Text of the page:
Friday, 20 November 2009

Waiting is part of the transition


There's a lot of waiting in life.

From the moment of conception until someone turns the lights out permanently, it seems like we are always waiting for someone or something, or even ourselves to make something happen.

Take right now.
I'm waiting for the cold/flu sickness-thing to be purged from my body.
I've been waiting for days.

Not quite sure what I'm waiting for.


To feel better perhaps.
Or, I'm waiting for my T-cells to fight off the attacker - or less likely, give up the ghost and turn out my lights.

But, and here's the rub. I'm not really waiting.
I'm multitasking. I'm taking medicine, drinking fluids, resting, writing this blog, thinking about how I'm going to spring back, wondering about dinner...

I'm doing stuff.

Even if I'm immobile in bed, feeling sorry for myself, I'm still going forward - or thinking back and using that to look forward (as how good I felt last time I started to feel better after a cold).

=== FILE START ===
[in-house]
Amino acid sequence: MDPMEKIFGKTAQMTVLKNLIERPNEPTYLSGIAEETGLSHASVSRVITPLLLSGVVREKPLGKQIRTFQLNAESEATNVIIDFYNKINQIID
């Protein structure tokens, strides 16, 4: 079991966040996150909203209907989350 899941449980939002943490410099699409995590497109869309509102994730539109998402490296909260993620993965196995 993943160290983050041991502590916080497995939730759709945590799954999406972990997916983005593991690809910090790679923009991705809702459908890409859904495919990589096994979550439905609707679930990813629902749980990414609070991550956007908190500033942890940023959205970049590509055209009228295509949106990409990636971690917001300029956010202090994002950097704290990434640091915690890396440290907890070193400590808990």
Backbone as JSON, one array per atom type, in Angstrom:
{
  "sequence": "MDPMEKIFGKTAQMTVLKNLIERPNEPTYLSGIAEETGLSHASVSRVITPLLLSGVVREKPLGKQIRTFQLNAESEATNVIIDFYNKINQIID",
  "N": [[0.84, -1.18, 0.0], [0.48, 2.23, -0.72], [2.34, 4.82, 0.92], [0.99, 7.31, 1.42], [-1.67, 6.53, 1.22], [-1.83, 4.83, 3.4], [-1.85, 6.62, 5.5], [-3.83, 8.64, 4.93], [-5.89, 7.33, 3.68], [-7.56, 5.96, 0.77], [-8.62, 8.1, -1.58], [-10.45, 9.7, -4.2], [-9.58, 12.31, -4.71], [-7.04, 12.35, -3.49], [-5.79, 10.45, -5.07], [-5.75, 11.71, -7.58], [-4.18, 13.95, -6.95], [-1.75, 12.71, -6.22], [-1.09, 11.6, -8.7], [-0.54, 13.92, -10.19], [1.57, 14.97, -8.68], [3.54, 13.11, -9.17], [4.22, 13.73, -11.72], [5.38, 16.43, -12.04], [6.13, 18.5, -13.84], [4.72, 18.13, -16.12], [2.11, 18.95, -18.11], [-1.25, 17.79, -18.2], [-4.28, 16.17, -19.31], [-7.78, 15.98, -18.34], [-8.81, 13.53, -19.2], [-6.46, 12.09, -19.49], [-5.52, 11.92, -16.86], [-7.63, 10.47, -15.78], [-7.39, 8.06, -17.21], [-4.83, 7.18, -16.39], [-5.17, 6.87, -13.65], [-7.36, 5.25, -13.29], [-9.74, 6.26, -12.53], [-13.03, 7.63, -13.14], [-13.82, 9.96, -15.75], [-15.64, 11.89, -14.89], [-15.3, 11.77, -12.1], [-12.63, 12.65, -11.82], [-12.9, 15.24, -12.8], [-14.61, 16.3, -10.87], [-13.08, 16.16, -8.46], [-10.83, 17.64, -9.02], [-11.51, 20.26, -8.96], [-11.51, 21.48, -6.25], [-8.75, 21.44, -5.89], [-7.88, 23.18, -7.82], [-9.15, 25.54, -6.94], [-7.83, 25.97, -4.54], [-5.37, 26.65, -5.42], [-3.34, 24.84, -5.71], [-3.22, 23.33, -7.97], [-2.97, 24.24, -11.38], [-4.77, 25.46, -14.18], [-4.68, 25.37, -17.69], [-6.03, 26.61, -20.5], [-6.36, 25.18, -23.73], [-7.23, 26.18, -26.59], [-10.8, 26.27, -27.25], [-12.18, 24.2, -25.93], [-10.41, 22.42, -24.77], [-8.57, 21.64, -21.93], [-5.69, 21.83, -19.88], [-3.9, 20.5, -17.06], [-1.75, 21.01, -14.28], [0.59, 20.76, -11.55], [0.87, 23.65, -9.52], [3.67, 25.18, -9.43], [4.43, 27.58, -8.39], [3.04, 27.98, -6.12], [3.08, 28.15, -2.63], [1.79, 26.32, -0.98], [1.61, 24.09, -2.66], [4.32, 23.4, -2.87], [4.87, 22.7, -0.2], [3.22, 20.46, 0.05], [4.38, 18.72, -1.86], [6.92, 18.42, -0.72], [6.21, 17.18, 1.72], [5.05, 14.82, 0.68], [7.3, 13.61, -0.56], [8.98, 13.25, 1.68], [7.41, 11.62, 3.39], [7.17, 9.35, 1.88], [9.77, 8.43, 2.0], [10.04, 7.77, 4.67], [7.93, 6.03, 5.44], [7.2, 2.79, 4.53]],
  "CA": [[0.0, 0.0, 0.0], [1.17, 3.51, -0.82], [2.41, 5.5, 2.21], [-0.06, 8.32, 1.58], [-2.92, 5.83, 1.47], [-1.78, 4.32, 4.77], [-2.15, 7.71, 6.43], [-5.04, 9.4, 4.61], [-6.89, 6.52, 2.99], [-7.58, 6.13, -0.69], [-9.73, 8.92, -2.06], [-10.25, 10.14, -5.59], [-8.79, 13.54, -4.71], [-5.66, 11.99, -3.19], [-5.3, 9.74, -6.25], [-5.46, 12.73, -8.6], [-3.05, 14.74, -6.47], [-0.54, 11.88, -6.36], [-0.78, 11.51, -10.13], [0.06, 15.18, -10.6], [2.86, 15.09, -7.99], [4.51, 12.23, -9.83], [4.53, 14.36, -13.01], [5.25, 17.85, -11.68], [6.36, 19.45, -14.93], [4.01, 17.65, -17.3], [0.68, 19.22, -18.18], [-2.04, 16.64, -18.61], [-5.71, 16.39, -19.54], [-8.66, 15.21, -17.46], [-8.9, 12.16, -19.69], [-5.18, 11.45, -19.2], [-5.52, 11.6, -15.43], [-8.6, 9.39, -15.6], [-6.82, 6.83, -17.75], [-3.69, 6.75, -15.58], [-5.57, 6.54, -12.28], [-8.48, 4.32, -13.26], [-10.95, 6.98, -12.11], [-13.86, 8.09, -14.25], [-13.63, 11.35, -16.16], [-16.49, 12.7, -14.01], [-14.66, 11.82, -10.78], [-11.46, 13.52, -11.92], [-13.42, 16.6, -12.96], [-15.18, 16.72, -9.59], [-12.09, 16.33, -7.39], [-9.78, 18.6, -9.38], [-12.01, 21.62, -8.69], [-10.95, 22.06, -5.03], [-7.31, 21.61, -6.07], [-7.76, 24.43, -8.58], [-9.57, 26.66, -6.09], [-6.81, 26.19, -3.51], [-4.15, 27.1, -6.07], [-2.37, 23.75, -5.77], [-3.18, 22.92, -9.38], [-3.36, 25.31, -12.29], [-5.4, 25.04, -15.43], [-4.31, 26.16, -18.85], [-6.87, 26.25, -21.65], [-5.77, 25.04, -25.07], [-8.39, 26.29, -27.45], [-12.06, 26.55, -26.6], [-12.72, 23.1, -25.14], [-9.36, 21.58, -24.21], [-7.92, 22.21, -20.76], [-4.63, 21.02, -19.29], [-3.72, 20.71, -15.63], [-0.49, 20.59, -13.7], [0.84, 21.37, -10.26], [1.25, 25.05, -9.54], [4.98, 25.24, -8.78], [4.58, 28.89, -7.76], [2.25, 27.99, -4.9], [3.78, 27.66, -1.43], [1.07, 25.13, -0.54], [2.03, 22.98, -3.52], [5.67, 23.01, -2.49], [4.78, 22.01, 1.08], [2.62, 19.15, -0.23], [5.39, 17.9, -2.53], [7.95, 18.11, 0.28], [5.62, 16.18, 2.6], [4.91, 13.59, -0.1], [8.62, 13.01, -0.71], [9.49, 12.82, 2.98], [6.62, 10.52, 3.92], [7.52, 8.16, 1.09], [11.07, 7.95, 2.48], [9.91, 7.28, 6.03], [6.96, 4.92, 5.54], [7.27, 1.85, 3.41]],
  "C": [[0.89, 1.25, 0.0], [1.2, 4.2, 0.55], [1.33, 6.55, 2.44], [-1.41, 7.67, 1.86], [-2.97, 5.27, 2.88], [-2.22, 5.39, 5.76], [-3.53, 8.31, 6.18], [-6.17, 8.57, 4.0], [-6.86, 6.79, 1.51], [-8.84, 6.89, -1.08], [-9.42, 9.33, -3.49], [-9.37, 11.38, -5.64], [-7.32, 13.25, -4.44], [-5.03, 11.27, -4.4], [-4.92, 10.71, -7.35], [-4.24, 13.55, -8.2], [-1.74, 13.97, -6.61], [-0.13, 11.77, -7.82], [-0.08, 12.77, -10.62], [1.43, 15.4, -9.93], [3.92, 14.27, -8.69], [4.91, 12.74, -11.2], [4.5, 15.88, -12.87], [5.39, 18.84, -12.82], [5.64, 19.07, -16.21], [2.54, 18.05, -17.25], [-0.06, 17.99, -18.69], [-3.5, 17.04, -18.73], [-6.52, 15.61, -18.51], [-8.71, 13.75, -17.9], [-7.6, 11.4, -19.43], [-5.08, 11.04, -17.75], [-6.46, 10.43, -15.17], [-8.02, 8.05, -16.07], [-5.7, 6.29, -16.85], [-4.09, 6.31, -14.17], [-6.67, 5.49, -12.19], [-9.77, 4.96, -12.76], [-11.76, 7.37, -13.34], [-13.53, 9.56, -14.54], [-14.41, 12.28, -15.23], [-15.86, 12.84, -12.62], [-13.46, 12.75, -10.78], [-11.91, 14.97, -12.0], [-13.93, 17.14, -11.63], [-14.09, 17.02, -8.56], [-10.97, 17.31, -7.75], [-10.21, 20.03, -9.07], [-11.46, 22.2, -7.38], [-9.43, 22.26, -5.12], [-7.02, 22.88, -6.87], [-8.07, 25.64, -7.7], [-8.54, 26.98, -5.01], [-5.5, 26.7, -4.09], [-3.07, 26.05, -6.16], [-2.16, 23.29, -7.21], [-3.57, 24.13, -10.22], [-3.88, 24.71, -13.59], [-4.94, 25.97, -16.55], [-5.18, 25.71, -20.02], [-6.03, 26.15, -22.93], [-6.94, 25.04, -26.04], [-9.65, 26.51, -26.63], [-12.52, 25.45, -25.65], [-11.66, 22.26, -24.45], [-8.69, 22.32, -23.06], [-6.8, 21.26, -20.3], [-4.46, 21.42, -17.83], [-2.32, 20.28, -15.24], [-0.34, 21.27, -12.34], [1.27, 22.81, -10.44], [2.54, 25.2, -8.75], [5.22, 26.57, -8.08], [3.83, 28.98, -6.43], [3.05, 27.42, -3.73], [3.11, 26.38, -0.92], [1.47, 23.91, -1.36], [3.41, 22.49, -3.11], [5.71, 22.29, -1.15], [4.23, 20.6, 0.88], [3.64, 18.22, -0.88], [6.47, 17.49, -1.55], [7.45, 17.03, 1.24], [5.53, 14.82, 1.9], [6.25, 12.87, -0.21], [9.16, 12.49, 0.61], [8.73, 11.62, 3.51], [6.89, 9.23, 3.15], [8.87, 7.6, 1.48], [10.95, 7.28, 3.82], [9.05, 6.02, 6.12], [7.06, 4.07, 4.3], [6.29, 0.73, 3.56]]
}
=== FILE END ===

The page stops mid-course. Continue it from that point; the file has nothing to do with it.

So for the anxious triathlete waiting for the season to start, I ask: "when did the season ever end?"

Every day not training is a day preparing somehow for the very first time your hair gets that familiar and now comforting smell of chlorine.

Every day that you drive by a runner, you wonder when you can pull on your own shoes and feel the aches of the first few miles melt away to a middle distance bliss.

Every day you walk past your bike, hanging and lonely in the basement is one less day before you'll be back on that saddle and moving your feet in the circle of life - triathlete style.

This isn't waiting at all. It's all race prep.

Wednesday, 18 November 2009

Looking forward from the depths of a cold.

I'm sick.
Not the kind of sick that deserves any sympathy.
Just a miserable cold, or flu or something.

From this vantage point, shivering and feeling sorry for myself, I find it easy to look forward.

Ahead of me I see a third Ironman. A race where my run is not something that I just get through, but, part of the race that I actually race.

A race where the hills on the bike are no more challenging than the wind I see everyday on the prairies.

I'm looking at my limiters: speed, technique, climbing, body weight.

And balance. Always balance family and work and multisport.

I see this quite clearly.
But it could be the fever talking.